Do at least one set of 8-15 reps of each one, but work up to doing 2-3 sets of each one per workout. For best results, do these exercises at least 2 or 3 nonconsecutive days per week — muscles need a day or two off to fully recover and get stronger — but just don’t do them right before you go do another physical activity (as a fatigued core increases your risk of injury).
These and many more exercises are available on Diabetes Motion Academy for free download.
- Exercise 1: Crunches with waist worker
- Exercise 2: Chair sit-ups OR Low back strengthener
- Exercise 3: Modified push-ups
- Exercise 4: Squats OR Suitcase lifts
- Exercise 5: Sit-to-Stand exercise
#1: Crunches with waist worker
- Lie down on your back with your knees bent.
- Place your hands on your head right behind your ears.
- While breathing out, contract your abdominal muscles to lift your head, neck, and shoulders off the floor and curl forward no more than 45 degrees.
- Hold for a moment before returning to the starting position, then repeat.
- Lie on your back on the mat with your legs bent, your feet flat on the floor, and your left hand behind your head.
- Stretch your right hand across your body toward your opposite (left) knee and circle your hand three times around your knee in a counterclockwise direction; your right shoulder blade will lift off the mat.
- Repeat the circular movement around the right knee using your left arm, but in a clockwise motion.
- Keep your head in a neutral position and relax your neck to ensure that the contraction is in your abdomen area only.
#2: Chair sit-ups OR Low back strengthener
- Sit up straight in a chair with your feet on the floor, hands to your sides for support.
- Bend forward, keeping your lower back as straight as possible, moving your chest down toward your thighs.
- Slowly straighten back up, using your lower back muscles to raise your torso.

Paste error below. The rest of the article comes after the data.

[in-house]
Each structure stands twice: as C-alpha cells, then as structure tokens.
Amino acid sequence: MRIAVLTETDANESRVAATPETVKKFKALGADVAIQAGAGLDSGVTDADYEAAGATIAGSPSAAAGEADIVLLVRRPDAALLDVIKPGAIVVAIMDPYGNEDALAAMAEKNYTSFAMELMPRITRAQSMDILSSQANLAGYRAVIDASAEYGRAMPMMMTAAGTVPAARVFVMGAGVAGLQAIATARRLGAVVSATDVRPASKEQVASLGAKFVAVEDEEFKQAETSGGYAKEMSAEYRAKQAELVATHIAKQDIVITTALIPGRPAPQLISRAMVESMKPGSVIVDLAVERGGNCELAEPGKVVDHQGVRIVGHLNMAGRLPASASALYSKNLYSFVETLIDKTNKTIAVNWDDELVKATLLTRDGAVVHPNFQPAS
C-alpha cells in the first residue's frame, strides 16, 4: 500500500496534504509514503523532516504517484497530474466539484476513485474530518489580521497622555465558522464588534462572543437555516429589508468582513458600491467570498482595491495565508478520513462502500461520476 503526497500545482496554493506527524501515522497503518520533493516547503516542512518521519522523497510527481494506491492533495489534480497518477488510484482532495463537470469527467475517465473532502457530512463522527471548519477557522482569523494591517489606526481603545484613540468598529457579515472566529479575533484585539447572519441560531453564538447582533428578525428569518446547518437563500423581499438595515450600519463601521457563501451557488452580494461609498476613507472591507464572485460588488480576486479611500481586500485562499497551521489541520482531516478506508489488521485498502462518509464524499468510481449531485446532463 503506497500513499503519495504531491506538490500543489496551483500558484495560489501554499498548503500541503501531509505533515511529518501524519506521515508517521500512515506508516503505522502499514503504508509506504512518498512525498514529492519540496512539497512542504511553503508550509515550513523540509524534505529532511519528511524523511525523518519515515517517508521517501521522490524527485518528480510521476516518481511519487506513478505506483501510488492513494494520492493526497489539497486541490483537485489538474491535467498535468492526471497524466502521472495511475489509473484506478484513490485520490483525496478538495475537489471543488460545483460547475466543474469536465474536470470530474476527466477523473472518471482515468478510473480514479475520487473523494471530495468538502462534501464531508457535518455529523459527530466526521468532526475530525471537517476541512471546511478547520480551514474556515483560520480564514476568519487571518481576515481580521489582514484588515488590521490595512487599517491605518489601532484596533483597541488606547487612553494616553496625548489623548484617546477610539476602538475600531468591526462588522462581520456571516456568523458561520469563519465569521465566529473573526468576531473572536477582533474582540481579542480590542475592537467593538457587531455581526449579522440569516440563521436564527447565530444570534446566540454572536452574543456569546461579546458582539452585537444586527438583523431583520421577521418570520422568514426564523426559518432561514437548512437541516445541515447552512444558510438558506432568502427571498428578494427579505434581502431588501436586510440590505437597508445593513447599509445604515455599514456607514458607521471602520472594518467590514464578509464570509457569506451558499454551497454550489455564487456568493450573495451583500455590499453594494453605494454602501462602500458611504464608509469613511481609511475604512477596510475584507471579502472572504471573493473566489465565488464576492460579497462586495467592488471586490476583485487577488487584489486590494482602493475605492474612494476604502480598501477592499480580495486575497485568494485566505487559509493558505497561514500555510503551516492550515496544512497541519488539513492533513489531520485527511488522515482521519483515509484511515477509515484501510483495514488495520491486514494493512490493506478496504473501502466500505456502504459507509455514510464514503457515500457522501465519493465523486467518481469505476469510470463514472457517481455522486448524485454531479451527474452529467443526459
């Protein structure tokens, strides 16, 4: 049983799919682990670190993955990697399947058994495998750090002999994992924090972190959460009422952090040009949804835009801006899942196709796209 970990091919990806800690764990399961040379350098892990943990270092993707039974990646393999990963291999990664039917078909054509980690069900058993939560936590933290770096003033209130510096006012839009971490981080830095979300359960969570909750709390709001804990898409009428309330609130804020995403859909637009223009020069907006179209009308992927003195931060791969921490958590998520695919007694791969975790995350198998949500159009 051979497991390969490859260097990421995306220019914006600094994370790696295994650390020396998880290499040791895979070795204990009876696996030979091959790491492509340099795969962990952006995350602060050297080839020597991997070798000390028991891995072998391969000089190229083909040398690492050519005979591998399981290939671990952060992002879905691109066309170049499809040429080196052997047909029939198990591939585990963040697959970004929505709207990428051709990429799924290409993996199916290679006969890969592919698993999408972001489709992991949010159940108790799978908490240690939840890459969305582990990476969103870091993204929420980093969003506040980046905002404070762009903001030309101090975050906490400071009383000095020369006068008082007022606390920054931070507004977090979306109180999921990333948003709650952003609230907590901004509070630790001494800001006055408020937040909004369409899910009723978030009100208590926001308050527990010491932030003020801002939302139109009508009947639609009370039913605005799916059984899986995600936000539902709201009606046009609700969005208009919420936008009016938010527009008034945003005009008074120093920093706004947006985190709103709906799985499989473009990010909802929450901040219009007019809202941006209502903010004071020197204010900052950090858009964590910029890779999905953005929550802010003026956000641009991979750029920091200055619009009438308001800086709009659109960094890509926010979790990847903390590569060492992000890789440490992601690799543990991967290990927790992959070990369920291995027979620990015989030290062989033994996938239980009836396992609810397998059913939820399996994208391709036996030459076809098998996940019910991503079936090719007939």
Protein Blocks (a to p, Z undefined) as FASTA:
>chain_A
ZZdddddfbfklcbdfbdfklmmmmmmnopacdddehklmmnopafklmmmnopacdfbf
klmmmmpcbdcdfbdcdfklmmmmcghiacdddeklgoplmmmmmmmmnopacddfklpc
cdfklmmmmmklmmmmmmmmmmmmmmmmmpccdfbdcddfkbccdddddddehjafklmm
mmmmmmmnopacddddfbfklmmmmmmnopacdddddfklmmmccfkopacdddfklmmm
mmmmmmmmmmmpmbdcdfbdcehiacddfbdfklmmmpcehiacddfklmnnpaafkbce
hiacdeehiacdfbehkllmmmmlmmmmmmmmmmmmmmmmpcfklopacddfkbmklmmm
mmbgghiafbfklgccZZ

- For added resistance, put a resistance band under both feet before you start and hold one end in each hand during the movement.
Low back strengthener (Superman exercise):
- Lie on your stomach with your arms straight over your head, your chin resting on the floor between your arms.
- Keeping your arms and legs straight, simultaneously lift your feet and your hands as high off the floor as you can (aim for at least three inches off the floor).
- Hold that position (sort of a Superman flying position) for 10 seconds if possible, and then relax your arms and legs back onto the floor.
- If this exercise is too difficult to start, try lifting just your legs or arms off the floor separately–or even just one limb at a time.
#3: Modified push-ups
- Get on your hands and knees on the floor or mat.
- If using a band for extra resistance, position it across your back and hold one end of it in each hand so that it is somewhat tight when your elbows are straight.
- Place your hands shoulder-width apart on the mat.
- Tighten your abdominal muscles to straighten your lower back and lower yourself (from your knees, not your feet) down toward the mat as far as you can without touching it.
- Push yourself back up until your arms are extended, but without locking your elbows.
- If this exercise is too hard, stand facing a wall and place your arms on it at shoulder height and your feet about a foot away; then, do your push-ups off the wall (with or without a resistance band).
#4: Squats OR Suitcase Lifts
- Stand with a dumbbell (or household item, like water bottles) in each hand and your feet shoulder-width apart, with your toes pointing slightly out to the side.
- If you’re using a resistance band, tie both ends of your band onto a straight bar or broom handle, which is placed squarely across your shoulders with the loop of the tied band placed under your feet.
- Keep your body weight over the back portion of your foot rather than your toes; if needed, lift your arms out in front of you to shoulder height to balance yourself.
- Begin squatting down but stop before your thighs are parallel to the floor (at about a 70-degree bend), keeping your back flat and your abdominal muscles firm at all times.